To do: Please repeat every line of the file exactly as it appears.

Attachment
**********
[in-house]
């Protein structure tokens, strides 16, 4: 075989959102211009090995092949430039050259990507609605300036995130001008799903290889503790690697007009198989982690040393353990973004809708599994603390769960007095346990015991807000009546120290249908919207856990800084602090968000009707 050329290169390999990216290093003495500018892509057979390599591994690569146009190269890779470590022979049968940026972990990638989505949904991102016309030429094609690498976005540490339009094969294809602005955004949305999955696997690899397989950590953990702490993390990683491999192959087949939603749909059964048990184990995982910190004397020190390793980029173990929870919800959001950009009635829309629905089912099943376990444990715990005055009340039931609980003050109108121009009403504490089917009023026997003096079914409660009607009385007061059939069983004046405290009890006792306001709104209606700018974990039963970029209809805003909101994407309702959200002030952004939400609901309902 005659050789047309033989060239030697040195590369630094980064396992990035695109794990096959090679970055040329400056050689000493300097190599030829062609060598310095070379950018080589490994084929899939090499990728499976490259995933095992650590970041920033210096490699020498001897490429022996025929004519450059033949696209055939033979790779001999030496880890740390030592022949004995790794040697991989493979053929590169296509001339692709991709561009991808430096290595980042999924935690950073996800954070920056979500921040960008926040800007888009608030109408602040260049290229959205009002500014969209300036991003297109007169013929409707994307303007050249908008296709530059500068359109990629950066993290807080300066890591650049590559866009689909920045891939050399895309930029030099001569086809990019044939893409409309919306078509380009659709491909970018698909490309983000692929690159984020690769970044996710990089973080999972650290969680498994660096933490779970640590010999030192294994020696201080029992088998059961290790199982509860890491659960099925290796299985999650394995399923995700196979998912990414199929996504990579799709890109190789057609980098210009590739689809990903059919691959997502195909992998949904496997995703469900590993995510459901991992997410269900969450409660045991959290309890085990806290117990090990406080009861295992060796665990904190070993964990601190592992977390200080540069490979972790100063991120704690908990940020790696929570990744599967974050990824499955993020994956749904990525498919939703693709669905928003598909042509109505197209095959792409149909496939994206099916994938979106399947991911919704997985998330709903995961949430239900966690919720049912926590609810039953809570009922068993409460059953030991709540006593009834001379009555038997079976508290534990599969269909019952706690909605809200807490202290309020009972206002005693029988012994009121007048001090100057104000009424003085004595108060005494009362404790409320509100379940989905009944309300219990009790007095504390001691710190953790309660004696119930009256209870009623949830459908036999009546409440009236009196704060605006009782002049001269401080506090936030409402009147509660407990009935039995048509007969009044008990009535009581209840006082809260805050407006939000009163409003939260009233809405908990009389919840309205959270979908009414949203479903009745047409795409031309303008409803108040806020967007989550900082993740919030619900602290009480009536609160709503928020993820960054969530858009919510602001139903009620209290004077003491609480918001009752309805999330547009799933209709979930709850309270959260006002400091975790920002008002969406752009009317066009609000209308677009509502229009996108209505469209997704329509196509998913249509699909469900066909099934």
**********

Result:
[in-house]
């Protein structure tokens, strides 16, 4: 075989959102211009090995092949430039050259990507609605300036995130001008799903290889503790690697007009198989982690040393353990973004809708599994603390769960007095346990015991807000009546120290249908919207856990800084602090968000009707 050329290169390999990216290093003495500018892509057979390599591994690569146009190269890779470590022979049968940026972990990638989505949904991102016309030429094609690498976005540490339009094969294809602005955004949305999955696997690899397989950590953990702490993390990683491999192959087949939603749909059964048990184990995982910190004397020190390793980029173990929870919800959001950009009635829309629905089912099943376990444990715990005055009340039931609980003050109108121009009403504490089917009023026997003096079914409660009607009385007061059939069983004046405290009890006792306001709104209606700018974990039963970029209809805003909101994407309702959200002030952004939400609901309902 005659050789047309033989060239030697040195590369630094980064396992990035695109794990096959090679970055040329400056050689000493300097190599030829062609060598310095070379950018080589490994084929899939090499990728499976490259995933095992650590970041920033210096490699020498001897490429022996025929004519450059033949696209055939033979790779001999030496880890740390030592022949004995790794040697991989493979053929590169296509001339692709991709561009991808430096290595980042999924935690950073996800954070920056979500921040960008926040800007888009608030109408602040260049290229959205009002500014969209300036991003297109007169013929409707994307303007050249908008296709530059500068359109990629950066993290807080300066890591650049590559866009689909920045891939050399895309930029030099001569086809990019044939893409409309919306078509380009659709491909970018698909490309983000692929690159984020690769970044996710990089973080999972650290969680498994660096933490779970640590010999030192294994020696201080029992088998059961290790199982509860890491659960099925290796299985999650394995399923995700196979998912990414199929996504990579799709890109190789057609980098210009590739689809990903059919691959997502195909992998949904496997995703469900590993995510459901991992997410269900969450409660045991959290309890085990806290117990090990406080009861295992060796665990904190070993964990601190592992977390200080540069490979972790100063991120704690908990940020790696929570990744599967974050990824499955993020994956749904990525498919939703693709669905928003598909042509109505197209095959792409149909496939994206099916994938979106399947991911919704997985998330709903995961949430239900966690919720049912926590609810039953809570009922068993409460059953030991709540006593009834001379009555038997079976508290534990599969269909019952706690909605809200807490202290309020009972206002005693029988012994009121007048001090100057104000009424003085004595108060005494009362404790409320509100379940989905009944309300219990009790007095504390001691710190953790309660004696119930009256209870009623949830459908036999009546409440009236009196704060605006009782002049001269401080506090936030409402009147509660407990009935039995048509007969009044008990009535009581209840006082809260805050407006939000009163409003939260009233809405908990009389919840309205959270979908009414949203479903009745047409795409031309303008409803108040806020967007989550900082993740919030619900602290009480009536609160709503928020993820960054969530858009919510602001139903009620209290004077003491609480918001009752309805999330547009799933209709979930709850309270959260006002400091975790920002008002969406752009009317066009609000209308677009509502229009996108209505469209997704329509196509998913249509699909469900066909099934």